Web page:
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In what way is a reflected photon degraded?
« Reply #85 on: 21/11/2011 01:47:13 »
That one you should expand on JP.

And you're treating it as a 'system'. It's somewhat of a paradigm shift from treating it as objects 'interacting', isn't it? Not that I see it as wrong, actually I'm thinking along similar lines myself in my totally unscientific way :) discussing all interactions/outcomes as definitions from where and how we measure.

It makes more sense to look at it as 'systems', and becomes easier to define (conservation laws). But it also binds into how to see a entanglement for me. And there my question (as above) still would be how 'identical' those photons would be, in that entanglement where one 'part' passes the mirror and the other gets reflected.
 

Offline JP

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In what way is a reflected photon degraded?
« Reply #86 on: 21/11/2011 03:31:07 »
That one you should expand on JP.

And you're treating it as a 'system'. It's somewhat of a paradigm shift from treating it as objects 'interacting', isn't it? Not that I see it as wrong, actually I'm thinking along similar lines myself in my totally unscientific way :) discussing all interactions/outcomes as definitions from where and how we measure.

You're right.  A system is a set of particles that are interacting.
 

Offline yor_on

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In what way is a reflected photon degraded?
« Reply #87 on: 21/11/2011 22:41:02 »
Yes, but as with using the conservation laws to describe it you treat the whole 'system' as one entity, and that's my point there.
 

Offline JP

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In what way is a reflected photon degraded?
« Reply #88 on: 21/11/2011 22:46:15 »
Conservation laws hold whether you know about the whole system or not.  They're just not terribly useful for computing anything if you can't keep track of where all the energy went.
 

Offline yor_on

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In what way is a reflected photon degraded?
« Reply #89 on: 22/11/2011 01:42:53 »
I lose you there? Either you are treating each object by itself, and then define a collision and 'energies etc' for each one, relative that collision. Or you define it as a 'system' in where the 'whole system' is unchanged.

If you mean that you do treat it as individual objects meeting, although following conservation laws, each one exchanging 'whatever' with each other, then I think what I wrote before stands about the types of interactions described. And in the example I'm speaking of photons/waves passing a mirror, and getting 'split'. I think it is right? And it doesn't add up for me. Maybe you can point out where I go wrong there?
« Last Edit: 22/11/2011 01:44:54 by yor_on »
 

Offline JP

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In what way is a reflected photon degraded?
« Reply #90 on: 22/11/2011 02:40:22 »
I think we probably agree and it's just a language issue.  I'm using system to mean a collection of interacting particles.  Each individual collision within that system should obey a set of conservation laws.

I'm not sure I follow your point about a photon and a mirror.  If you assume energy is conserved in the sense that Original Energy of Photon = Final Energy of Photon + Final Kinetic Energy of Mirror, and the same with momenta, then the photon will redshift, losing energy, and the mirror will move after the collision.  This is consistent with the idea that the photon gives up a little energy and momentum to the mirror. 
 

Offline yor_on

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In what way is a reflected photon degraded?
« Reply #91 on: 22/11/2011 13:28:54 »
Well, it all goes together for me :) I was looking at my understanding of entanglements JP, and I'm not sure if I understand it at all. The same goes for a 'wave collapse' and how/where we would/could expect it. In reality, whatever I now mean by that, 'photons' and 'waves' should be 'the same as usual' as I see it, whether 'entangled' or not.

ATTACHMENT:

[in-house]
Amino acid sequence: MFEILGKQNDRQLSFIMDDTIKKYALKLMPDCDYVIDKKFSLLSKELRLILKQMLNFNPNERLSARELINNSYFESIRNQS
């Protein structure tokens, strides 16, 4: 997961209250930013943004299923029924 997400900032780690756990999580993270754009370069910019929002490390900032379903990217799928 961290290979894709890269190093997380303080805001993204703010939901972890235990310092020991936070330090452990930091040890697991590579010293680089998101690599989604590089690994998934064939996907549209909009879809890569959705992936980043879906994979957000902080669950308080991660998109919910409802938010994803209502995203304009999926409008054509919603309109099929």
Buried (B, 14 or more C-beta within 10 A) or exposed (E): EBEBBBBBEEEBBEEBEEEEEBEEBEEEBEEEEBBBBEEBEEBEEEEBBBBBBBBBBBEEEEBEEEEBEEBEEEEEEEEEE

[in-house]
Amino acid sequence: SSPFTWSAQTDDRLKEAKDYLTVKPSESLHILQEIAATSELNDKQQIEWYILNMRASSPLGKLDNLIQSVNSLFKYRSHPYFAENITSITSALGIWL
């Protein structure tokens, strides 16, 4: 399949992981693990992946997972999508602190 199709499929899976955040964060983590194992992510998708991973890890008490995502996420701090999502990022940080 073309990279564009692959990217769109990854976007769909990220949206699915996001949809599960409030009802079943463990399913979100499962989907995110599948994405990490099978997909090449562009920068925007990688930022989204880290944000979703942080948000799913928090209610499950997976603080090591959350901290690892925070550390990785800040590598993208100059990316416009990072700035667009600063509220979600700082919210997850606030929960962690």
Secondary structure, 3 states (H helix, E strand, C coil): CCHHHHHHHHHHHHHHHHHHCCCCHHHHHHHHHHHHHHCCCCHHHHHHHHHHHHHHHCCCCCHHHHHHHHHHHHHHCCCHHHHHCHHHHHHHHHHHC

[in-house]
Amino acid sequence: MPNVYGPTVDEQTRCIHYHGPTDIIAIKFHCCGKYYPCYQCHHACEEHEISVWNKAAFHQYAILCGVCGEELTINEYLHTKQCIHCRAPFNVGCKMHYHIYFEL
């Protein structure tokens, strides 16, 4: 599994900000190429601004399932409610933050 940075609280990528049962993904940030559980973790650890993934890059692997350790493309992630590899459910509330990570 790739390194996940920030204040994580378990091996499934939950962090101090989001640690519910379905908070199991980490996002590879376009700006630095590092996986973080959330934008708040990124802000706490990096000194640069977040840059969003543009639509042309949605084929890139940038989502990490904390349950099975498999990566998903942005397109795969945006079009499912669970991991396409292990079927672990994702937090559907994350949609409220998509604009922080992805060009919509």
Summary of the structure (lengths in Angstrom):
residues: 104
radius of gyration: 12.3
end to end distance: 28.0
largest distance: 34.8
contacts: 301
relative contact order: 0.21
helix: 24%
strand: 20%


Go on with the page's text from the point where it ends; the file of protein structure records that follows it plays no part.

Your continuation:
So I used the idea of a 'mirror' of some kind, EM or otherwise to describe a situation in where you 'entangle' radiation by letting half pass through, the other half to 'bounce' back. Then I looked at the descriptions of how that light passing through the mirror would behave in a measurement comparing it to the idea of a 'elastic collision' as one might assume the light 'bouncing'. Finally I asked if they the would be 'identical'?

I mean, the polarisation/spin is definitely 'opposite', I'm sure of that one, so they are entangled in that motto. But if I got it right they should give us a different 'energy/momentum', also depending on how you measure, still not being 'identical' if my assumptions is right.

Those things all go into each other, don't they?
 

Offline JP

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In what way is a reflected photon degraded?
« Reply #92 on: 22/11/2011 14:35:45 »
I think you're confusing the matter a lot by jumping to advanced quantum mechanics without fully understanding classical collisions, including classical waves.  You really do need to build up from basics before advanced QM. 

Anyway, you can understand the effects you're describing purely classically.  Consider a wall with a bunch of holes in it and balls you're throwing at it.  If the ball hits the wall and bounces off, it will lose some energy and the wall will recoil a bit.  If the ball passes through a hole in the wall, it will continue on with the same energy and momentum as it initially had and the wall won't be effected.

Now, consider the case of a classical light wave hitting a 50% reflective mirror.  50% of the reflects off the mirror, which transfers some energy and momentum to the mirror while the light loses energy and changes direction, while 50% of the light passes through without causing the mirror to gain energy or momentum anything to the mirror.

If those two cases make sense, then the jump to QM is pretty simple.  If you send 1 photon through the mirror, then you're 50% likely to measure a final state that is: photon reflects + mirror recoils and 50% likely to measure the effect photon transmitted + mirror does not recoil.
 

Offline yor_on

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In what way is a reflected photon degraded?
« Reply #93 on: 22/11/2011 17:32:19 »
Ah well JP.

I'll let it rest for now.
 

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In what way is a reflected photon degraded?
« Reply #93 on: 22/11/2011 17:32:19 »